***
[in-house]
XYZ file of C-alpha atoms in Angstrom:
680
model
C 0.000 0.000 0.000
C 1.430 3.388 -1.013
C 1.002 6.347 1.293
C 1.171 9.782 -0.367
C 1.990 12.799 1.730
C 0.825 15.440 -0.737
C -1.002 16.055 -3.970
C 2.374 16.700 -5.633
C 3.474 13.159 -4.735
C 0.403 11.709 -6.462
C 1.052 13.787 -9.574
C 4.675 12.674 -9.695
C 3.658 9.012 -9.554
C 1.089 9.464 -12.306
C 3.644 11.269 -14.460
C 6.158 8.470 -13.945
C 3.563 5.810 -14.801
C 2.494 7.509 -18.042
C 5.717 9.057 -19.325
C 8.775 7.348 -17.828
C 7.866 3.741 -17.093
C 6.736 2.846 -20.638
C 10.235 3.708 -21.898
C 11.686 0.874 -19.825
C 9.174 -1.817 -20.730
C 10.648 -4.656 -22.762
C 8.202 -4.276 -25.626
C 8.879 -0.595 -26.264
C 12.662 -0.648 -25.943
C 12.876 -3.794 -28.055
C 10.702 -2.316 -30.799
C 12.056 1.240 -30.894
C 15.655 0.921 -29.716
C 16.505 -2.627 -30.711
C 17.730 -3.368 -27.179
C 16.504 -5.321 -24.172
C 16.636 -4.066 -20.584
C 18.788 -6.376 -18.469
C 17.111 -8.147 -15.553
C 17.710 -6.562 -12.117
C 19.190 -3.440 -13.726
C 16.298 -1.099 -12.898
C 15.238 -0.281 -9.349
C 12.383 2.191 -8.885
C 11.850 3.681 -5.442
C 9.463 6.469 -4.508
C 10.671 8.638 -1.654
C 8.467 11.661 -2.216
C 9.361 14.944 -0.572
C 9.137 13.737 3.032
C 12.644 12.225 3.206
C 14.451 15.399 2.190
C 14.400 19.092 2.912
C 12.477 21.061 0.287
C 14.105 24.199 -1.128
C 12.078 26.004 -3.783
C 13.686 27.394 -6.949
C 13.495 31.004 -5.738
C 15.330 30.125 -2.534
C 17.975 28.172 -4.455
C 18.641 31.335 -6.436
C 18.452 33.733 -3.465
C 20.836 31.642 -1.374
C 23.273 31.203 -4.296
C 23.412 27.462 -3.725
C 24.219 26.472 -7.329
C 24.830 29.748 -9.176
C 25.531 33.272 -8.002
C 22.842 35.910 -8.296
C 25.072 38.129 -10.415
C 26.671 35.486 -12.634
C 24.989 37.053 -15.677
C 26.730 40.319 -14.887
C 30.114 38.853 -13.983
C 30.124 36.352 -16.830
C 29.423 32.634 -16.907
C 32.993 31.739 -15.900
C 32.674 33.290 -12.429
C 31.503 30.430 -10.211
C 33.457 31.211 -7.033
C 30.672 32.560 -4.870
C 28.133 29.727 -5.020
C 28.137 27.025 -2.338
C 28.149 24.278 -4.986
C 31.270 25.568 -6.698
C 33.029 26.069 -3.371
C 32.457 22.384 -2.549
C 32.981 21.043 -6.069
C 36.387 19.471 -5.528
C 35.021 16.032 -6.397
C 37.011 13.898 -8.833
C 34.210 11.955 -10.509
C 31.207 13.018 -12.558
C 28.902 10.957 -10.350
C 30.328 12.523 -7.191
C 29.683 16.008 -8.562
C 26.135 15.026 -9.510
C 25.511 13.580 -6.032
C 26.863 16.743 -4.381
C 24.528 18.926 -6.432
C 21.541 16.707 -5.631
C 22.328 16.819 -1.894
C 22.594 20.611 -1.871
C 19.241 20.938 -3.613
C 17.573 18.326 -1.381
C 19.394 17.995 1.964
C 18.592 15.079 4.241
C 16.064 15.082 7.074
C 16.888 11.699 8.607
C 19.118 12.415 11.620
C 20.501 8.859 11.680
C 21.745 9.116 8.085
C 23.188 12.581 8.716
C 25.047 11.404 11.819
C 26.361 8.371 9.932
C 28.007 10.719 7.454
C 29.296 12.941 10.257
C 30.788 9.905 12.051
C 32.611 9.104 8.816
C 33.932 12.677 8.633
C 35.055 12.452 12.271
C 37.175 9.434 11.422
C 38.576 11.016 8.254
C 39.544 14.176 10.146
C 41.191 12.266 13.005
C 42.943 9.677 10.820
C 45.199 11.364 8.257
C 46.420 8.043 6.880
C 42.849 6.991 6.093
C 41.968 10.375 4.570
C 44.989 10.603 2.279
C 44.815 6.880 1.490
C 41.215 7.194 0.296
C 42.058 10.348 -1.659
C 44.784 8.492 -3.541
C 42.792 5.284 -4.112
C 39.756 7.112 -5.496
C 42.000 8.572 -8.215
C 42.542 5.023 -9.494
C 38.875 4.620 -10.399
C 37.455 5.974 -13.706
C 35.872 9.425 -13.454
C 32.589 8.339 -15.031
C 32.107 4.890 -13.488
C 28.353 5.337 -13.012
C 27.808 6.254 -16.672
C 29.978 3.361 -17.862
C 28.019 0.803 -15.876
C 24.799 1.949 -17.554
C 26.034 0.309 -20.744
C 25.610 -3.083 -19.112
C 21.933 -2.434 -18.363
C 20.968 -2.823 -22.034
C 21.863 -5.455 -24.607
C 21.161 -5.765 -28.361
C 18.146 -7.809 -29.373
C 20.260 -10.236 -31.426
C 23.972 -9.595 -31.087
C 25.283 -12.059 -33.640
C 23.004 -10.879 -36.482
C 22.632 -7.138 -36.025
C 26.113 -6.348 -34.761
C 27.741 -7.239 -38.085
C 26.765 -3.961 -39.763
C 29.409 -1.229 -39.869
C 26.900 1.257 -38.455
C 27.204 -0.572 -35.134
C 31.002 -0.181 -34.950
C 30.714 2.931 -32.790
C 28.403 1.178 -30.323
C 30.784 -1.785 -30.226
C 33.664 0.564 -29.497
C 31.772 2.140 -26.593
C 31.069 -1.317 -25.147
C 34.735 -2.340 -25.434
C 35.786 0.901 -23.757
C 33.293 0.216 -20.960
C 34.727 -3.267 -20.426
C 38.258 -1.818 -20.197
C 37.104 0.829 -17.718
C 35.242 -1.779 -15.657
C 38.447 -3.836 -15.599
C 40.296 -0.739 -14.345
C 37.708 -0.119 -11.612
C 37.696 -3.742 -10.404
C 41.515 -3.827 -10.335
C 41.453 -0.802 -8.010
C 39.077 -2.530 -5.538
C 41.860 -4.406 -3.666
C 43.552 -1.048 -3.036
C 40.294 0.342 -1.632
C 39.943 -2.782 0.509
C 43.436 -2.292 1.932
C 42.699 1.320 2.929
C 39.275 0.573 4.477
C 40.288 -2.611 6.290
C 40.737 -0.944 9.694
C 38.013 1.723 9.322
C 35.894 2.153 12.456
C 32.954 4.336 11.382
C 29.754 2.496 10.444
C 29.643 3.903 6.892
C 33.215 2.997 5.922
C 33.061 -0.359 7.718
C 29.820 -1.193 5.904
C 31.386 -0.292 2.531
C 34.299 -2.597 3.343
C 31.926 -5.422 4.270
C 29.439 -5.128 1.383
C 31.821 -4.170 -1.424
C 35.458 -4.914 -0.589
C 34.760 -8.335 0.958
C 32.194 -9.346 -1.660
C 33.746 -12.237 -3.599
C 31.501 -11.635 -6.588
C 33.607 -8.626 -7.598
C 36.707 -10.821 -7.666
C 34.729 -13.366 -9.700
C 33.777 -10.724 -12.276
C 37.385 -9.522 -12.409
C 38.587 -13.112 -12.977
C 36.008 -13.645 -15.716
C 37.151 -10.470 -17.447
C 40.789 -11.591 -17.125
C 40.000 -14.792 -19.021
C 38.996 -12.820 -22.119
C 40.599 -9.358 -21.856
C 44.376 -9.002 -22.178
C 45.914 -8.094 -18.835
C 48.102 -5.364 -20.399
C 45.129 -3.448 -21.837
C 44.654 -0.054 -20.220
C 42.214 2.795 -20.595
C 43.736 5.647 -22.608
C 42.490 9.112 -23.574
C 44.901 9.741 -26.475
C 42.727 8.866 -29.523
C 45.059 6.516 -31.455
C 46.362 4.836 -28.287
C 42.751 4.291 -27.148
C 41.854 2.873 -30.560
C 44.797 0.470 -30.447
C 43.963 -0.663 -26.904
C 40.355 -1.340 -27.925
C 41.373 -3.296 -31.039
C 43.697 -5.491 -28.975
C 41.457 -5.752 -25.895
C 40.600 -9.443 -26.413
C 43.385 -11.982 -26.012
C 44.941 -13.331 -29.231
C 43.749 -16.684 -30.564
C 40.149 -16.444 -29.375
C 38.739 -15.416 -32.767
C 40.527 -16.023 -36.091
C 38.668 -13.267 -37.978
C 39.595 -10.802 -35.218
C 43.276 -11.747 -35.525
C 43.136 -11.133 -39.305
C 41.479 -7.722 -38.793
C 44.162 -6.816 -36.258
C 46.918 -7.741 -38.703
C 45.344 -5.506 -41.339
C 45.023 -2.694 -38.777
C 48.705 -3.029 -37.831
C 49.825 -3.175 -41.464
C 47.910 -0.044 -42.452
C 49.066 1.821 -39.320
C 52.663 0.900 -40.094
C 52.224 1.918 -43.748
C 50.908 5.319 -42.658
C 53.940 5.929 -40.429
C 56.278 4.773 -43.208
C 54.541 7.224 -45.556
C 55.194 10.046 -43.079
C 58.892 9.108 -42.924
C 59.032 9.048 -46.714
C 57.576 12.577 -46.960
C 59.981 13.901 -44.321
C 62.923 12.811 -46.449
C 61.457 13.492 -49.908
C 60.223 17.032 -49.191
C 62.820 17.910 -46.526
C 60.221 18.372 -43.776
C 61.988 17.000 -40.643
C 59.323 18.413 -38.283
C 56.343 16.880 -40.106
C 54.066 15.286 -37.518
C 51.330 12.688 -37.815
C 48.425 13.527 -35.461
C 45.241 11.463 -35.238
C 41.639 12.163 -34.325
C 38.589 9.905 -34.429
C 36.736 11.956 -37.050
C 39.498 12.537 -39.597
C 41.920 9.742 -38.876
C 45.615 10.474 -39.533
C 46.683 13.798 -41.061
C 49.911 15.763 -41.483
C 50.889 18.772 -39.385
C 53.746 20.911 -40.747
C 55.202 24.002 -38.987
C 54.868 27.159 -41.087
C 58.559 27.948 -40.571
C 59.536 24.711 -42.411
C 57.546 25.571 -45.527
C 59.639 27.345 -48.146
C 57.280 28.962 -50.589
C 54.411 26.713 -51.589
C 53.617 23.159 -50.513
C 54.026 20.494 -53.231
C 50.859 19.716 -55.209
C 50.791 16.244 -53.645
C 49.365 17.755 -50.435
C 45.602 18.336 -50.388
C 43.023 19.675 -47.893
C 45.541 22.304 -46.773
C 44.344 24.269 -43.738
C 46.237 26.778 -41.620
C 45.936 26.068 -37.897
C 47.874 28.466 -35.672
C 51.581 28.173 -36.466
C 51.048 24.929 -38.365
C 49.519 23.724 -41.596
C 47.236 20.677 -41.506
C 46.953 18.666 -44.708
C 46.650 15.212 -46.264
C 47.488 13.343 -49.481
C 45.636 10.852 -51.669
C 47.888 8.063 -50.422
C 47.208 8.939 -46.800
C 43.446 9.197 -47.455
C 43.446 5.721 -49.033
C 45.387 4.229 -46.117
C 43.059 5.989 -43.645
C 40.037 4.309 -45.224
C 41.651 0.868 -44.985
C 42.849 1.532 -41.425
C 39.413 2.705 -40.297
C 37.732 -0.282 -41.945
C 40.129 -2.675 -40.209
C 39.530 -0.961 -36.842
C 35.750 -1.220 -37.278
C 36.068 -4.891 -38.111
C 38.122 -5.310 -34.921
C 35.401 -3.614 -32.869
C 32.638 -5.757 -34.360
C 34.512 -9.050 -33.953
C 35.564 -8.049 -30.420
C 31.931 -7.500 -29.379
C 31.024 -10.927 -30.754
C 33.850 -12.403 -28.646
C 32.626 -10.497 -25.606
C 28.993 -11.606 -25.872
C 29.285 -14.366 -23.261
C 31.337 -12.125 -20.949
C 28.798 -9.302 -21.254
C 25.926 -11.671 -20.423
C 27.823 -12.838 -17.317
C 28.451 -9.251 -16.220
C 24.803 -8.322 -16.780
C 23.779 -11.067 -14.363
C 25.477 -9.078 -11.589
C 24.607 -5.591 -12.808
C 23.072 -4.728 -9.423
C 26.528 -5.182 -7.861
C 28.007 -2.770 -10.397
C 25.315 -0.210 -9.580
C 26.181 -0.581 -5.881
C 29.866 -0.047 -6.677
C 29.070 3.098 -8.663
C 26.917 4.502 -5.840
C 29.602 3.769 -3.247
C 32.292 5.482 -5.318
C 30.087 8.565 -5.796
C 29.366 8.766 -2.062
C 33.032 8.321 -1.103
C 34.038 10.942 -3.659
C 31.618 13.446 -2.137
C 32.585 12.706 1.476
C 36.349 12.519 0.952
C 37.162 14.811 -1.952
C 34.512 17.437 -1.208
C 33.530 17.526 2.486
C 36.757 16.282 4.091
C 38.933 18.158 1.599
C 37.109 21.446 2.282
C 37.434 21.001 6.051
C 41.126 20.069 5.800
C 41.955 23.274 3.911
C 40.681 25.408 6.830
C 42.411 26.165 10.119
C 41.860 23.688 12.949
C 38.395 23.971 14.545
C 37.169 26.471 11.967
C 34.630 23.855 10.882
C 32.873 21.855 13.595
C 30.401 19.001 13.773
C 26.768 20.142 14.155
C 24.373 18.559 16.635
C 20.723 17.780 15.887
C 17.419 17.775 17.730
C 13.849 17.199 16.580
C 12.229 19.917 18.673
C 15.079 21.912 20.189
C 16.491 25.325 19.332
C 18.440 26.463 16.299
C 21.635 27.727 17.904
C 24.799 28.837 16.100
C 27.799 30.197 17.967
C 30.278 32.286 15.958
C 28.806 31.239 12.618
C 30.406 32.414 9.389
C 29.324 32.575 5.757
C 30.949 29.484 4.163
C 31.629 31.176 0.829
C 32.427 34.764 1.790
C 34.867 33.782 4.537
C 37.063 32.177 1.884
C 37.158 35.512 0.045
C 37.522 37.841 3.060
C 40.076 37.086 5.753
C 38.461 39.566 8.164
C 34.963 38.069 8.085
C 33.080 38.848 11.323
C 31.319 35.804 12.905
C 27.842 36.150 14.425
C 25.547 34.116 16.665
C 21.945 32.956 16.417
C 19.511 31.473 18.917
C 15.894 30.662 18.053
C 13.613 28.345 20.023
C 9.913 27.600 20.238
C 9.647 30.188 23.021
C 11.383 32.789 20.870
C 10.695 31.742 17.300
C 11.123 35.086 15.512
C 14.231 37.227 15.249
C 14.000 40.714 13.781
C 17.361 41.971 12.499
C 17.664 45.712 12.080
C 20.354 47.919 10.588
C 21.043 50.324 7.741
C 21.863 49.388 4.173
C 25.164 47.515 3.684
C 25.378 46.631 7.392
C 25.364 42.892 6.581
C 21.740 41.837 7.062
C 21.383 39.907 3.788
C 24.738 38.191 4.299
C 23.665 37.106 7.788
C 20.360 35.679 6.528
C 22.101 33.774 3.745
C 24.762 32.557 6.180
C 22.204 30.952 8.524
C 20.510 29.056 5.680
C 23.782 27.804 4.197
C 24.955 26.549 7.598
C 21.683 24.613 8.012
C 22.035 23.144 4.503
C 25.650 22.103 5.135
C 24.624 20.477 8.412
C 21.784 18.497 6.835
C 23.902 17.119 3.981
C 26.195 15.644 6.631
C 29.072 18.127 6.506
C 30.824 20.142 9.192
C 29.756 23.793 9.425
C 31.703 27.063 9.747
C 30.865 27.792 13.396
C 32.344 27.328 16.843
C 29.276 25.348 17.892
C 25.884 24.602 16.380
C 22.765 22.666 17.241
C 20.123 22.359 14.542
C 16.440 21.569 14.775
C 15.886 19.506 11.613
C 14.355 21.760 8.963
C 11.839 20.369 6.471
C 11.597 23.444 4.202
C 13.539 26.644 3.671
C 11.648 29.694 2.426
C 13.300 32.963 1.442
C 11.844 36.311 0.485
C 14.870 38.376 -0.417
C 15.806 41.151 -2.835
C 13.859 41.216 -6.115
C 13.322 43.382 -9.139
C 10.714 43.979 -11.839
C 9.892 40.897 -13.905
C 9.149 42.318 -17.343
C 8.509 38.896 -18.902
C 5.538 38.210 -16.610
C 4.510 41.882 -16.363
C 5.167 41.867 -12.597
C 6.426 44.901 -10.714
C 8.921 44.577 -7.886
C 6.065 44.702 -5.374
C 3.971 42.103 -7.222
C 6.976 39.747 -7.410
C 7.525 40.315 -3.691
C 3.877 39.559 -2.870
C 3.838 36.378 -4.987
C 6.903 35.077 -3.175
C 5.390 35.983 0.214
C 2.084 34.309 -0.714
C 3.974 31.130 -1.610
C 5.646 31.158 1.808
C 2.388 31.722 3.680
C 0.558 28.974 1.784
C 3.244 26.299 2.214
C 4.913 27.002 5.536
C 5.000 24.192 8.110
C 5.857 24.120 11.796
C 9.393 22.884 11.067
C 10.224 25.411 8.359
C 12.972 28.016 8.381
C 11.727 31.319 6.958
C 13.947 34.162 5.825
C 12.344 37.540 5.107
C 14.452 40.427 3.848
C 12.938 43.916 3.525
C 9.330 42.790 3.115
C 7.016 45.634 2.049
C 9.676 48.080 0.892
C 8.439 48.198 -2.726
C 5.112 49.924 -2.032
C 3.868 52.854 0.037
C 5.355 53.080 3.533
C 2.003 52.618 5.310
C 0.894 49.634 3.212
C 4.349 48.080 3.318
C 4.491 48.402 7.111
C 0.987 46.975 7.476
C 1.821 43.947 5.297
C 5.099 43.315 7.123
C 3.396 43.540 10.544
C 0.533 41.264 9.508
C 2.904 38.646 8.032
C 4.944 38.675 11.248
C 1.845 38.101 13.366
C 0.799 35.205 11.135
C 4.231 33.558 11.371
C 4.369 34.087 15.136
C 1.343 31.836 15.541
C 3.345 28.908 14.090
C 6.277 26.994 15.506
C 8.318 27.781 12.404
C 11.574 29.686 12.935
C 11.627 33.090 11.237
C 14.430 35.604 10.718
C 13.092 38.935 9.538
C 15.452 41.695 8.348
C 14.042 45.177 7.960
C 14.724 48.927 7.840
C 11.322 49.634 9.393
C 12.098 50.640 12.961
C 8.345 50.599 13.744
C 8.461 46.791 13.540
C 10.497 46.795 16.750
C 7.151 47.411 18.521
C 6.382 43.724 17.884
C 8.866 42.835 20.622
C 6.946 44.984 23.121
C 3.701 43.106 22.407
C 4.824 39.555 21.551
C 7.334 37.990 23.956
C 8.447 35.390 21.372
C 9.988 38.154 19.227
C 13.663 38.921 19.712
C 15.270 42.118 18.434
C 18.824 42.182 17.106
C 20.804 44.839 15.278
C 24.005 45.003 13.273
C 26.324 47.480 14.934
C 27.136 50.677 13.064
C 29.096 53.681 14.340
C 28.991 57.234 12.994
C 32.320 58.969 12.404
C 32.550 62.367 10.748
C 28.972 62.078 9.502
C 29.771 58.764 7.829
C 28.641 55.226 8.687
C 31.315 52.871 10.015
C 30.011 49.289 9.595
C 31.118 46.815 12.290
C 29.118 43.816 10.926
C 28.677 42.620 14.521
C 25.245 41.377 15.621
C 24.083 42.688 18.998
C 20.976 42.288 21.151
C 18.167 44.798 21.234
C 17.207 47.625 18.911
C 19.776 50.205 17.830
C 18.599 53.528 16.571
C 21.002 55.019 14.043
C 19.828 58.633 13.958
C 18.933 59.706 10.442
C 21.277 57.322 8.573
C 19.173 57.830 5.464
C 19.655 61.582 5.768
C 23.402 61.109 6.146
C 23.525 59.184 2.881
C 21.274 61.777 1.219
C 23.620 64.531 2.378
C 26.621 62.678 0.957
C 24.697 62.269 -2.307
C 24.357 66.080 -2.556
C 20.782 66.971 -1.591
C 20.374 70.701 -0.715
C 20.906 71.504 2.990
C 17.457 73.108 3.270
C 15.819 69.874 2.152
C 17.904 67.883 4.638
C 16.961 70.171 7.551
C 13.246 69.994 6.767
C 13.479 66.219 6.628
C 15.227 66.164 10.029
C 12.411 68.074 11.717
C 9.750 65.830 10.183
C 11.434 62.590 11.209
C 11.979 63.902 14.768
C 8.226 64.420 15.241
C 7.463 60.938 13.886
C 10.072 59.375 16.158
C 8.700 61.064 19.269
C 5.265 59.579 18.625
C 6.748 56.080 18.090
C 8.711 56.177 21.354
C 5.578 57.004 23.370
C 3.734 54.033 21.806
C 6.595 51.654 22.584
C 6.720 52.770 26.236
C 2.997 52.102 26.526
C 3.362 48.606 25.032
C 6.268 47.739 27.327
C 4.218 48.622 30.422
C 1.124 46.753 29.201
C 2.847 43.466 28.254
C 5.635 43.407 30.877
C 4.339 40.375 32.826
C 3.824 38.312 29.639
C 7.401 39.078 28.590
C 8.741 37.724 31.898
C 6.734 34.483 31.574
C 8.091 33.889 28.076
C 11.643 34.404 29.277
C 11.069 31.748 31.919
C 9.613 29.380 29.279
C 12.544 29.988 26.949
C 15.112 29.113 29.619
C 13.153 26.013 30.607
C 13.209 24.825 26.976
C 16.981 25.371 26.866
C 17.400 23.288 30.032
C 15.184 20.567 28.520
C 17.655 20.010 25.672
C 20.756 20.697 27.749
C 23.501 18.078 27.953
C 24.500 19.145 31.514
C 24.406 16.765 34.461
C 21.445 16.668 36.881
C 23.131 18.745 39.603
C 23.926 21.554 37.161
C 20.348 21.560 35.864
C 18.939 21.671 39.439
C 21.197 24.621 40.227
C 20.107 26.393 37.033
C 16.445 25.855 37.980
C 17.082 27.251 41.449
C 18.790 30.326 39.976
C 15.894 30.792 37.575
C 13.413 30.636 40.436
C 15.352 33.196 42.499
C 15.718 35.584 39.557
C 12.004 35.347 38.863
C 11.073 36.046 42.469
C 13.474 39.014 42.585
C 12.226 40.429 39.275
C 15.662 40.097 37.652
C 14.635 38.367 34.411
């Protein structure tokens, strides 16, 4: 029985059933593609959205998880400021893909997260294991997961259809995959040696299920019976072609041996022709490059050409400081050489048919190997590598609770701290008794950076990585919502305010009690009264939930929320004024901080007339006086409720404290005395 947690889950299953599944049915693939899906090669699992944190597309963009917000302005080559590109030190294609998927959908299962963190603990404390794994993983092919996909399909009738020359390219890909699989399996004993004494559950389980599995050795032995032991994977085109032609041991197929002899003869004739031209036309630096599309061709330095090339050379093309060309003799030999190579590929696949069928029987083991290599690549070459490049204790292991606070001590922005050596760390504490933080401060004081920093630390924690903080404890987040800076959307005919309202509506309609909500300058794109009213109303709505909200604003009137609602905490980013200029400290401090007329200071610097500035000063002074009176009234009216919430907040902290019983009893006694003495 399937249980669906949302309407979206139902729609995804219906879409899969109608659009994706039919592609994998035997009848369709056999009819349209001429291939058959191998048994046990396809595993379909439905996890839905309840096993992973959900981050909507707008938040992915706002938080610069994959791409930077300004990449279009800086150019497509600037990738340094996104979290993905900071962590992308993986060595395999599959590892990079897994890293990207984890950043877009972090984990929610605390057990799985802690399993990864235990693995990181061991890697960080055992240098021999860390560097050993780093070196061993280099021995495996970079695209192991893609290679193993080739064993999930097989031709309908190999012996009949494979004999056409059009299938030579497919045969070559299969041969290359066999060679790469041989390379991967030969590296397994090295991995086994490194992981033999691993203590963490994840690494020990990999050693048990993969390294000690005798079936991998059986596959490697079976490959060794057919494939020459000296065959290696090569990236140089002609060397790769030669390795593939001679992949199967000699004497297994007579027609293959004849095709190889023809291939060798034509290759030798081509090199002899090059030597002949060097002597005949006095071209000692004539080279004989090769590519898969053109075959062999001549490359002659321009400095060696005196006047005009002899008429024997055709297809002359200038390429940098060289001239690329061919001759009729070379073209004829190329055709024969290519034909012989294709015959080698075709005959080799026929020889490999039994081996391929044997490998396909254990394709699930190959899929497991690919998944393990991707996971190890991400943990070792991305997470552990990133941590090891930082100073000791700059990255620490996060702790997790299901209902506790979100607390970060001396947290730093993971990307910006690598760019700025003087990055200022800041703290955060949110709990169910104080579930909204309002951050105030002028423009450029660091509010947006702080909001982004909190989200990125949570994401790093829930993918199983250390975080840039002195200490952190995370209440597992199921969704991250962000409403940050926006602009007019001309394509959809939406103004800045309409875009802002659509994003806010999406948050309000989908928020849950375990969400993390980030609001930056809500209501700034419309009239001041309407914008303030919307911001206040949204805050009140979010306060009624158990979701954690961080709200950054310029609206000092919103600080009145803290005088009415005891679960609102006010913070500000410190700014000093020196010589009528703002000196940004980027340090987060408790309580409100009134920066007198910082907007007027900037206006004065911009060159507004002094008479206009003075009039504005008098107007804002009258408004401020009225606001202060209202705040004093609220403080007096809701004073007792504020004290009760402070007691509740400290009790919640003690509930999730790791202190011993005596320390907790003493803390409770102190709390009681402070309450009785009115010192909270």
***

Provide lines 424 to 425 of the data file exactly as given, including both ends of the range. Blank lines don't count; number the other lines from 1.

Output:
C 37.522 37.841 3.060
C 40.076 37.086 5.753